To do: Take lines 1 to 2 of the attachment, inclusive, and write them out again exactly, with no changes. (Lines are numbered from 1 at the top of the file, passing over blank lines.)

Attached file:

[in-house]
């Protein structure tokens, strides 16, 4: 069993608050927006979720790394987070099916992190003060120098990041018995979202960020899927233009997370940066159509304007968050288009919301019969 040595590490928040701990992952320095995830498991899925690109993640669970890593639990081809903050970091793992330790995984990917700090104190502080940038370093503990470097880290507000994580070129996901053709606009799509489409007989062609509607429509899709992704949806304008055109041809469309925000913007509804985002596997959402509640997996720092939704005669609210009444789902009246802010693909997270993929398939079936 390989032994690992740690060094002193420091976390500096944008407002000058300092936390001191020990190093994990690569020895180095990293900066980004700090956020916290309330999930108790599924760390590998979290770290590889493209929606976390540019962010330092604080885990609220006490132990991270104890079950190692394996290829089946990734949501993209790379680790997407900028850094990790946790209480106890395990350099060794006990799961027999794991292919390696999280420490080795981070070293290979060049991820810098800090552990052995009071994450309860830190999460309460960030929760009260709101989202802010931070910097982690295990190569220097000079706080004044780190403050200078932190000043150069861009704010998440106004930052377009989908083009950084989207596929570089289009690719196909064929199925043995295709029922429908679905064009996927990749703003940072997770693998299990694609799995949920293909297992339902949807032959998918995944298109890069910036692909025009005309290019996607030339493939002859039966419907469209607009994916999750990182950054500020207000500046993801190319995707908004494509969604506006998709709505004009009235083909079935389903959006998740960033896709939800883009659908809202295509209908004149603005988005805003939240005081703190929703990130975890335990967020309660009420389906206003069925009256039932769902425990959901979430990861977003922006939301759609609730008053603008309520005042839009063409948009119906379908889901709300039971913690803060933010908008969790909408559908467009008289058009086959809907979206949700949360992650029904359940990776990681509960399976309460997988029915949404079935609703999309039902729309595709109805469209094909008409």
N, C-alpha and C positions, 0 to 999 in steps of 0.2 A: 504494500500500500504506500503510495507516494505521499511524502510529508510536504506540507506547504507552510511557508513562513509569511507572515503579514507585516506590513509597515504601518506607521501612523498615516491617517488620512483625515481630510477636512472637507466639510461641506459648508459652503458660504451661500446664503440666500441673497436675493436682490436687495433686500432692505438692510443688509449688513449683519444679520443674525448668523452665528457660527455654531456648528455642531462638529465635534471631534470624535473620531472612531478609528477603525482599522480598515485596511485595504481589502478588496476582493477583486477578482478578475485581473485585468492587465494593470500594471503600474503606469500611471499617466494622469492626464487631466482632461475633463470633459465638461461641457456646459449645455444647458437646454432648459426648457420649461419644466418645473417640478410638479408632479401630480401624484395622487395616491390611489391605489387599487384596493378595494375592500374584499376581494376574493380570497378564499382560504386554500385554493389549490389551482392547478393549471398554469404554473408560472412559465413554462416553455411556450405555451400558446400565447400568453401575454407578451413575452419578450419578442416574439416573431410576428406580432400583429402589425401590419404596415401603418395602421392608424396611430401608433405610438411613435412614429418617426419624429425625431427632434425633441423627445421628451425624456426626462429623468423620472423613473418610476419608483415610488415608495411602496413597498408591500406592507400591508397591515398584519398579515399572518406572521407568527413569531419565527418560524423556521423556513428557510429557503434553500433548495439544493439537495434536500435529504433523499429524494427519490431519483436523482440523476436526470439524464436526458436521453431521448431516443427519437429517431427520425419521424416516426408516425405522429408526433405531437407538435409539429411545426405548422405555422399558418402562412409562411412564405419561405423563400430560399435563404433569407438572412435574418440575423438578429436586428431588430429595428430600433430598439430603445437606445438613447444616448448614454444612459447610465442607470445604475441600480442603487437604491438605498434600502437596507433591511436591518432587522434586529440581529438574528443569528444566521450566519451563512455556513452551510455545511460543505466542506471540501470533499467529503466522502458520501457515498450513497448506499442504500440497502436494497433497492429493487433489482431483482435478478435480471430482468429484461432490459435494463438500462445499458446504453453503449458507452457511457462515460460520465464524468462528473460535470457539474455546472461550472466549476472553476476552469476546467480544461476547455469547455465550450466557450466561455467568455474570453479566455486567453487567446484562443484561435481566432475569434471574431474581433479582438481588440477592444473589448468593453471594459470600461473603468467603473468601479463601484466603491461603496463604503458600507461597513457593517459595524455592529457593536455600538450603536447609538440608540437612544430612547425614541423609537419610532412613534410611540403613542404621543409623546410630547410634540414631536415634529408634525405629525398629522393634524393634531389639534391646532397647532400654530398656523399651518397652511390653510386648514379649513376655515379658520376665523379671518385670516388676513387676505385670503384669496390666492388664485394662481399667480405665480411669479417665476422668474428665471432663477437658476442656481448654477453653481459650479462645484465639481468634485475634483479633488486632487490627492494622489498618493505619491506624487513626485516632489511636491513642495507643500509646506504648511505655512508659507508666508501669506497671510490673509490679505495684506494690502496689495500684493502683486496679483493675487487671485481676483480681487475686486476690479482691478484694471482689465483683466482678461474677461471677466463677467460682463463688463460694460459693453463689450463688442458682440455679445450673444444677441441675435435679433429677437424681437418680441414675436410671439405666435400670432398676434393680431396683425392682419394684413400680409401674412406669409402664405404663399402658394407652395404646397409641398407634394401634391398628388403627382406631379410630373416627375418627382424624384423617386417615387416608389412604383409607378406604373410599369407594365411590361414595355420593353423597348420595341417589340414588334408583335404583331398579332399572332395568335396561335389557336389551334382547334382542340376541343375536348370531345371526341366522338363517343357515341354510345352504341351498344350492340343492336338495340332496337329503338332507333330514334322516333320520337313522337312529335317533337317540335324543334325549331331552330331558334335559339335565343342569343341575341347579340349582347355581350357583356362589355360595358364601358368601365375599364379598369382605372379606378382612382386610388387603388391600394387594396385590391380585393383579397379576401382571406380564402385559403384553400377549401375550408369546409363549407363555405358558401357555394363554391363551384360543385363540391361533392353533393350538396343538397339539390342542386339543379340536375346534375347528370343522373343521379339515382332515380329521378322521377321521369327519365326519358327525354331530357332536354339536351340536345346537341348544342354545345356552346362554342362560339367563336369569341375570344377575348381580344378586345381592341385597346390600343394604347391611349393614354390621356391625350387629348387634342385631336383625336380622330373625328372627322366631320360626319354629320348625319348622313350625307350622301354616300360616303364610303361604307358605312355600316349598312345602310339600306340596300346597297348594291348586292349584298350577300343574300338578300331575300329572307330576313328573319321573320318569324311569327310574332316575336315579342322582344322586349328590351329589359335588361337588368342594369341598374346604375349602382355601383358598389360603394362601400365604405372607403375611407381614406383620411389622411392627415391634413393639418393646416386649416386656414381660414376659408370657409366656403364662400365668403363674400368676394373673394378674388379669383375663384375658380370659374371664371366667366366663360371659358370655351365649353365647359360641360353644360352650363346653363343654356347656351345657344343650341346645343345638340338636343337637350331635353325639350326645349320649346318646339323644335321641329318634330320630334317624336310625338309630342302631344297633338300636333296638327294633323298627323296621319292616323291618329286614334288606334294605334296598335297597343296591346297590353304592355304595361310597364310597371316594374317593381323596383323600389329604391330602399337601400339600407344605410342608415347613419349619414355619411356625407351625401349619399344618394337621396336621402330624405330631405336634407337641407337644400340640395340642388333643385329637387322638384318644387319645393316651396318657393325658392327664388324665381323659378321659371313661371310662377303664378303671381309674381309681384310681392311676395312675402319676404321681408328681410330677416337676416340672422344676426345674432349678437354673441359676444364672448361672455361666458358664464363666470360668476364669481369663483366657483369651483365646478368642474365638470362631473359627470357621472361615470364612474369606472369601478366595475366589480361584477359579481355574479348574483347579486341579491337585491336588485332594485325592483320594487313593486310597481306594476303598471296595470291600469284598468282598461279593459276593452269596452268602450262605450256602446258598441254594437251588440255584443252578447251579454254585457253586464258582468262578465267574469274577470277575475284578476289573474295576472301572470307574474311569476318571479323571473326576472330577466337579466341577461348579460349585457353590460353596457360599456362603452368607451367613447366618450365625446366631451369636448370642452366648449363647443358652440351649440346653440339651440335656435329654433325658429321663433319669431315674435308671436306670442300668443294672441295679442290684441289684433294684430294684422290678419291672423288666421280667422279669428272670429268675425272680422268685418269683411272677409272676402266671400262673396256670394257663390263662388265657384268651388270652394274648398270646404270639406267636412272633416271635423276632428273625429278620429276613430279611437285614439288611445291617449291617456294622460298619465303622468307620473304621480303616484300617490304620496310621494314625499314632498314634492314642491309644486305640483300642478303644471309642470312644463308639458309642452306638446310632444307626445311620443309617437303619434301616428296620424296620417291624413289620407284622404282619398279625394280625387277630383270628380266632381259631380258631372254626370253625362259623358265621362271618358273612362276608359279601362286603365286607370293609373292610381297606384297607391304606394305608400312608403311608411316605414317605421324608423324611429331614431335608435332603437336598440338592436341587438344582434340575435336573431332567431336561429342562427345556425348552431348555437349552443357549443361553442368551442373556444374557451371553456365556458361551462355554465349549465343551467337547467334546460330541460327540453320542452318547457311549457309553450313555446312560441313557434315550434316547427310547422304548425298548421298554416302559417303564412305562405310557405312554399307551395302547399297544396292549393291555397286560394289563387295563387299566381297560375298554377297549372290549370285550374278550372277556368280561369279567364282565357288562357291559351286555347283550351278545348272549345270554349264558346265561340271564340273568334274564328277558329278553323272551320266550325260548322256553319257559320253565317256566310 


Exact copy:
[in-house]
């Protein structure tokens, strides 16, 4: 069993608050927006979720790394987070099916992190003060120098990041018995979202960020899927233009997370940066159509304007968050288009919301019969 040595590490928040701990992952320095995830498991899925690109993640669970890593639990081809903050970091793992330790995984990917700090104190502080940038370093503990470097880290507000994580070129996901053709606009799509489409007989062609509607429509899709992704949806304008055109041809469309925000913007509804985002596997959402509640997996720092939704005669609210009444789902009246802010693909997270993929398939079936 390989032994690992740690060094002193420091976390500096944008407002000058300092936390001191020990190093994990690569020895180095990293900066980004700090956020916290309330999930108790599924760390590998979290770290590889493209929606976390540019962010330092604080885990609220006490132990991270104890079950190692394996290829089946990734949501993209790379680790997407900028850094990790946790209480106890395990350099060794006990799961027999794991292919390696999280420490080795981070070293290979060049991820810098800090552990052995009071994450309860830190999460309460960030929760009260709101989202802010931070910097982690295990190569220097000079706080004044780190403050200078932190000043150069861009704010998440106004930052377009989908083009950084989207596929570089289009690719196909064929199925043995295709029922429908679905064009996927990749703003940072997770693998299990694609799995949920293909297992339902949807032959998918995944298109890069910036692909025009005309290019996607030339493939002859039966419907469209607009994916999750990182950054500020207000500046993801190319995707908004494509969604506006998709709505004009009235083909079935389903959006998740960033896709939800883009659908809202295509209908004149603005988005805003939240005081703190929703990130975890335990967020309660009420389906206003069925009256039932769902425990959901979430990861977003922006939301759609609730008053603008309520005042839009063409948009119906379908889901709300039971913690803060933010908008969790909408559908467009008289058009086959809907979206949700949360992650029904359940990776990681509960399976309460997988029915949404079935609703999309039902729309595709109805469209094909008409």